Concomitant with the cell movements necessary for embryonic salivary gland formation, future secretory cells also undergo the physiological changes required for high levels of secretion. Prior to invagination, genes that encode components of the secretory pathway start to be transcribed at much higher levels in the salivary gland secretory primordia than in other embryonic tissues. This high level of transcription continues throughout embryogenesis. By late embryogenesis, active secretion is evident by light and transmission electron microscopy. Also during invagination, the secretory cells initiate the multiple rounds of DNA replication without subsequent division (endoreduplication) that create the giant polytene chromosomes needed to meet the increased metabolic requirements of these cells. The developing salivary gland thus provides a simple system for studying the control of organelle position and size, cell shape changes, cell migration, tube formation, changes in cell physiology, the transition from euploidy to polyteny, and tissue-specific gene expression (Andrew, 2000 and references therein).

Why do organs form at a particular place within the developing embryo? What controls the number and types of cells that comprise a given tissue? These questions have been answered for the Drosophila salivary gland. The position of the salivary gland primordia, the number of cells committed to form salivary glands, and the distinction between the two major cell types (secretory cells and duct cells) are controlled by localized expression of transcription factors and by localized cell signaling. Two homeotic genes, Sex combs reduced (Scr) and Abdominal-B (Abd-B), and a third gene that encodes a zinc-finger protein, teashirt (tsh), collectively restrict the salivary glands to a distinct anterior-posterior position in the embryo, known as parasegment 2 (PS2). Within PS2, a signaling pathway initiated by the product of the decapentaplegic (dpp) gene limits which cells become committed to form salivary glands. Finally, epidermal growth factor (EGF) signaling in the most ventral cells of the salivary gland primordia specifies a duct cell fate. Salivary gland formation also requires the function of two more globally expressed transcription factors, encoded by extradenticle (exd) and homothorax (hth) (Andrew, 2000 and references therein).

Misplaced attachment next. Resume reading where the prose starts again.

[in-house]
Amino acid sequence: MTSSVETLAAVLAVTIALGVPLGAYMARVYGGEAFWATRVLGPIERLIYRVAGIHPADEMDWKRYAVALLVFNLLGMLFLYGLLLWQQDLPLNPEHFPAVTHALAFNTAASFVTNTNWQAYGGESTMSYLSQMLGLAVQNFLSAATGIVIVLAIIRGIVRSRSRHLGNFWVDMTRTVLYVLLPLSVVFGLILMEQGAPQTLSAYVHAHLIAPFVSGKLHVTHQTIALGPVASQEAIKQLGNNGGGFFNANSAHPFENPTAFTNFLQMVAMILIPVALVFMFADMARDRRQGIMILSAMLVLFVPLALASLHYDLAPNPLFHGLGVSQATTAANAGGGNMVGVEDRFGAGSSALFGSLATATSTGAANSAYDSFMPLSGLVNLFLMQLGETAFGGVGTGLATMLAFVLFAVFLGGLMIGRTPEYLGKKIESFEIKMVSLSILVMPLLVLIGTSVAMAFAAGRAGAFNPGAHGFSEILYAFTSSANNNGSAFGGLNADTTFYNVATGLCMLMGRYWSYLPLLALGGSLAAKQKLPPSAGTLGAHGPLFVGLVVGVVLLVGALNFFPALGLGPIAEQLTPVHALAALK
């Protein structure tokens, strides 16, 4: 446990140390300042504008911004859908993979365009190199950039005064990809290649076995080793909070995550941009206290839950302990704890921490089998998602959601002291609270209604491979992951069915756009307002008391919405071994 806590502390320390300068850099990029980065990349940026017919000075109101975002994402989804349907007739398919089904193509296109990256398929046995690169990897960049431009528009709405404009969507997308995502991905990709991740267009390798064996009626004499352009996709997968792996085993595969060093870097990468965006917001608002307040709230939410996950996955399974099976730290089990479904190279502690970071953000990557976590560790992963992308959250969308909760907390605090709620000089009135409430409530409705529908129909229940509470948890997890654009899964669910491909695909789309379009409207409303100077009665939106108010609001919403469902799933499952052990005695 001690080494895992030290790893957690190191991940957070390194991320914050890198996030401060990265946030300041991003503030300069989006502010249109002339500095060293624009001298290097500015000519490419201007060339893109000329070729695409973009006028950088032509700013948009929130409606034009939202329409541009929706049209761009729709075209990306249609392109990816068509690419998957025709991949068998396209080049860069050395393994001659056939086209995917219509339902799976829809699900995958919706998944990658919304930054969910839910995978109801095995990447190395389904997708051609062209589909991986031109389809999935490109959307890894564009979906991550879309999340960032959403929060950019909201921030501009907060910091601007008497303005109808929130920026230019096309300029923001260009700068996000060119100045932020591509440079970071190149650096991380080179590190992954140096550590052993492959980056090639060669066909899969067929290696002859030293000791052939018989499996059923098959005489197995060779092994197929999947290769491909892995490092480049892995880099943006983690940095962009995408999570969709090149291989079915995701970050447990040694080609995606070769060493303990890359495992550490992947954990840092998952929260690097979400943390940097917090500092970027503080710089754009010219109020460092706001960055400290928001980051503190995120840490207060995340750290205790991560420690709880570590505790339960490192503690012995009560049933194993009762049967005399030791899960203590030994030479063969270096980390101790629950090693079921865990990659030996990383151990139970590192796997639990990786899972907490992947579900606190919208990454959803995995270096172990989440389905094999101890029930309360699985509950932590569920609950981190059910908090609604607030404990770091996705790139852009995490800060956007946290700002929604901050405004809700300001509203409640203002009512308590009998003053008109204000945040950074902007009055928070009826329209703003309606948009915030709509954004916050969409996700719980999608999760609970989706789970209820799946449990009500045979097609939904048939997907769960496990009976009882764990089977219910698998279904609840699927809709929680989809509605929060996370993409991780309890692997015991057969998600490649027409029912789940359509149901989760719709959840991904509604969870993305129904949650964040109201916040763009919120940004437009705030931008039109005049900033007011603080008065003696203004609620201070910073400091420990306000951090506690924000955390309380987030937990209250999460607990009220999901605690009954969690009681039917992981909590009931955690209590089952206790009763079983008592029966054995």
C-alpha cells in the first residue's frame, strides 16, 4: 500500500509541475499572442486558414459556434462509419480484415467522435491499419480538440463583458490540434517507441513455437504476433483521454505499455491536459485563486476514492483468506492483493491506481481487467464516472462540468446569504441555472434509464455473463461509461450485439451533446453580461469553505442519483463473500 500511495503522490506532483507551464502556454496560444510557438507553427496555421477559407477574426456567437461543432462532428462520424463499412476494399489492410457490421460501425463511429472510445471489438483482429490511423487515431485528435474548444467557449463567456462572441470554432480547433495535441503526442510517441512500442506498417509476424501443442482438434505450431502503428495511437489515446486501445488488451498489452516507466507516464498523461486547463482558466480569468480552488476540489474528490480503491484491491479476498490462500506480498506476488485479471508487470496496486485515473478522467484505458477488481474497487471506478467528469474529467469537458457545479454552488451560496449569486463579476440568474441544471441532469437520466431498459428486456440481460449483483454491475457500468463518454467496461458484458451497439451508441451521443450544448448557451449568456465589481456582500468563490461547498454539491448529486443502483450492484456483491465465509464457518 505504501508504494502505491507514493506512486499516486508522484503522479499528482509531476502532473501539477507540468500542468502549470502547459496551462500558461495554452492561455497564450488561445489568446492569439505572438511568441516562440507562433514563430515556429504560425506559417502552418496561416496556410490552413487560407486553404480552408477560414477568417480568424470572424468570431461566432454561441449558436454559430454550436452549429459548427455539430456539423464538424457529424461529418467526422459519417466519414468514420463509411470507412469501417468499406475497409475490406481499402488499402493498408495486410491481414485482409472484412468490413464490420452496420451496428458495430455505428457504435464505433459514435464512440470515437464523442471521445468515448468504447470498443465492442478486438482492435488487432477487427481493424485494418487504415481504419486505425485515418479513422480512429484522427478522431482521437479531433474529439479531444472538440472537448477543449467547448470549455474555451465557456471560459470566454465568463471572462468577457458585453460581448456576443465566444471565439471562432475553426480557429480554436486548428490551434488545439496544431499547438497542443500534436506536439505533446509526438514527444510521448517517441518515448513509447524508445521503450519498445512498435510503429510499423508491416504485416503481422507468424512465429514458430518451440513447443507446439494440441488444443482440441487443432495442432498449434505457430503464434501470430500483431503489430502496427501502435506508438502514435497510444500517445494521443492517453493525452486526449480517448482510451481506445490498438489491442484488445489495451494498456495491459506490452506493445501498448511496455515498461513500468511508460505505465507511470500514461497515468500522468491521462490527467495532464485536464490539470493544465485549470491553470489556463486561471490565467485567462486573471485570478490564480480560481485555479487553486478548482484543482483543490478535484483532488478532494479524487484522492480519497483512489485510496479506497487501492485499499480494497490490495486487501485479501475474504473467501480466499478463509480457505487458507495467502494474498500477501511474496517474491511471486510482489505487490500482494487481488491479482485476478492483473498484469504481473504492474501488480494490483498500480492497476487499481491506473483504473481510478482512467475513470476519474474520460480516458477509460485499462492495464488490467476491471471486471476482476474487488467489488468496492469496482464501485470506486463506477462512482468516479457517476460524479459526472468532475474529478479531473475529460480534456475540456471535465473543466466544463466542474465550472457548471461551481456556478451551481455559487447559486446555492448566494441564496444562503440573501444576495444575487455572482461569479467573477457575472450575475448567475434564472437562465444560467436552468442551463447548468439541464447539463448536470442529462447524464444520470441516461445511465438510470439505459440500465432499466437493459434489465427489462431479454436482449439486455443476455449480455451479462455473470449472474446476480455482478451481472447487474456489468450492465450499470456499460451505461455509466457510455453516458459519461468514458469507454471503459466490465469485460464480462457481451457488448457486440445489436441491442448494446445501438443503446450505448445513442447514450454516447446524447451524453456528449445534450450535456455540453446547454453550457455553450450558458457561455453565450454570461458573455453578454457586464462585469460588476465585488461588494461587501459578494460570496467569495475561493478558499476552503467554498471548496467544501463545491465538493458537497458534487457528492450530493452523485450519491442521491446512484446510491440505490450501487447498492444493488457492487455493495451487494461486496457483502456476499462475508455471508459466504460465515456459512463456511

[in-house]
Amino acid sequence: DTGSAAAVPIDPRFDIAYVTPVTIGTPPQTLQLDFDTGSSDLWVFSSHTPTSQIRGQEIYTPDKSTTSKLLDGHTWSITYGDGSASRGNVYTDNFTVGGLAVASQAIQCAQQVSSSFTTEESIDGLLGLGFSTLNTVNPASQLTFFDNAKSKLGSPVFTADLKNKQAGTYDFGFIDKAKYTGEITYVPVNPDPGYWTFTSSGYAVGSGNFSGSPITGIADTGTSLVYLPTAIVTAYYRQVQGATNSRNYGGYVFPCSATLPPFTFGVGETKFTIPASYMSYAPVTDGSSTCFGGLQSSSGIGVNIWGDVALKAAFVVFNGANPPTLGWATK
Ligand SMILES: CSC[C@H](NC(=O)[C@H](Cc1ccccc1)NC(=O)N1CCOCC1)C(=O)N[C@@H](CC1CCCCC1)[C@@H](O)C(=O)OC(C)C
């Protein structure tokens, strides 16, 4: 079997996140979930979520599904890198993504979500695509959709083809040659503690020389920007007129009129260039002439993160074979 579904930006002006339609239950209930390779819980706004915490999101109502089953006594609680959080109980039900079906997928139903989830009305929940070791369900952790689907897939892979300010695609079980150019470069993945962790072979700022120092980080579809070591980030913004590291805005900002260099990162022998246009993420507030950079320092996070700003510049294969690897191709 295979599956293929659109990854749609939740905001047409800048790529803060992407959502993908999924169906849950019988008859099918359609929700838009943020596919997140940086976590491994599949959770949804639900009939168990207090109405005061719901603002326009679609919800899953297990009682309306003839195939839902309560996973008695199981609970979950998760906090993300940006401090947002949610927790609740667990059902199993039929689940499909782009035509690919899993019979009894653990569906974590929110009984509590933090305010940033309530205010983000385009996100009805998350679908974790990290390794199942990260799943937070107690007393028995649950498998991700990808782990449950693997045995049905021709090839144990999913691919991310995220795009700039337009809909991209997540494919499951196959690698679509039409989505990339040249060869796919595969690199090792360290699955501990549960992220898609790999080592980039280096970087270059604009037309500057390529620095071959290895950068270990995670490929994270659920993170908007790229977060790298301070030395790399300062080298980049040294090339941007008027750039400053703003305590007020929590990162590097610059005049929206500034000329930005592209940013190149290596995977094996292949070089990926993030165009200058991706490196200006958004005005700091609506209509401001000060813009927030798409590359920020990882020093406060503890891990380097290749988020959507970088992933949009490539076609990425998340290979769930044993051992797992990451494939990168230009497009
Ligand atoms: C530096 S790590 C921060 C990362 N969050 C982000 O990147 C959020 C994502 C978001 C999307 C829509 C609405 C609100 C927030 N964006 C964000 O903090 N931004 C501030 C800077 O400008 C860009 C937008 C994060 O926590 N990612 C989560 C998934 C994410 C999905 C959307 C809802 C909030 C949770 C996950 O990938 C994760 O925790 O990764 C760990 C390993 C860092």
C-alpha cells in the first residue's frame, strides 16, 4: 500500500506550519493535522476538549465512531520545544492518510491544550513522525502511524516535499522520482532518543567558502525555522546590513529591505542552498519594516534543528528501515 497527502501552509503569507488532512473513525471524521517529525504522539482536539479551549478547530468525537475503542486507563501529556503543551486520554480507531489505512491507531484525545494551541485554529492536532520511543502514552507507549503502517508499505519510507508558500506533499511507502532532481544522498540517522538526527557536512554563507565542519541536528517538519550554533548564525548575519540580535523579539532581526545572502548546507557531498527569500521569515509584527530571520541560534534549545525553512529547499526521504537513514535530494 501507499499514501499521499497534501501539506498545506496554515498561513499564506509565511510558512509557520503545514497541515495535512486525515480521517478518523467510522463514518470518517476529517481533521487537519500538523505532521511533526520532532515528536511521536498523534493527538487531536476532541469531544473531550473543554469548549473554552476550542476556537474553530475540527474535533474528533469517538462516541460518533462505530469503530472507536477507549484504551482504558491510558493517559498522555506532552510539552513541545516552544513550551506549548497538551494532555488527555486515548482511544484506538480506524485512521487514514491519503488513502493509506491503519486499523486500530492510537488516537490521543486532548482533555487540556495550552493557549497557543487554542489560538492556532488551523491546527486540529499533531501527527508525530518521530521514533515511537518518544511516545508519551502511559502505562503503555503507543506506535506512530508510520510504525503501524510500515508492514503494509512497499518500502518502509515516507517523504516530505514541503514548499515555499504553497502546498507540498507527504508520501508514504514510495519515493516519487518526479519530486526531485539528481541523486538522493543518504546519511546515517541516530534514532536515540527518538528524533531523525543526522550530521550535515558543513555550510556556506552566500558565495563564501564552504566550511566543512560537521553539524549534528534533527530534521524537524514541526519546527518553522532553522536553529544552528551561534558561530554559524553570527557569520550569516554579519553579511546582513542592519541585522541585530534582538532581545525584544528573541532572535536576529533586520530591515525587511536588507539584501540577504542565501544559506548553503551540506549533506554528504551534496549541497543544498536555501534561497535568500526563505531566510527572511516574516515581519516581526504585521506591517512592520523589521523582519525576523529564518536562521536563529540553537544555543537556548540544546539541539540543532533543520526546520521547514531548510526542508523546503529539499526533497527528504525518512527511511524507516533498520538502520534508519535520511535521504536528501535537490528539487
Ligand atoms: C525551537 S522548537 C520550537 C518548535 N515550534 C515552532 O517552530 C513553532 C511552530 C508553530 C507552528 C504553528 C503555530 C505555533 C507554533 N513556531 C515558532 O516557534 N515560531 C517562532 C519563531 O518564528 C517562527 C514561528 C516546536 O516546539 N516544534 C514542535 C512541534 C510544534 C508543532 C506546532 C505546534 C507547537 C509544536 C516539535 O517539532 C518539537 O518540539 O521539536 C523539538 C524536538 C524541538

The homeotic gene Scr is initially expressed in the entire ectoderm of PS2, including the cells that give rise to the salivary glands. In embryos missing Scr function, salivary gland expression of all tested salivary gland markers is either lost or reduced to the background levels of non-salivary gland tissues. Correspondingly, ectopic expression of Scr causes the expression of all tested salivary gland markers in new places in addition to PS2. Thus, Scr is not only necessary for the formation of salivary glands, but Scr can also induce salivary gland fates in cells that do not normally give rise to salivary glands (Andrew, 2000 and references therein).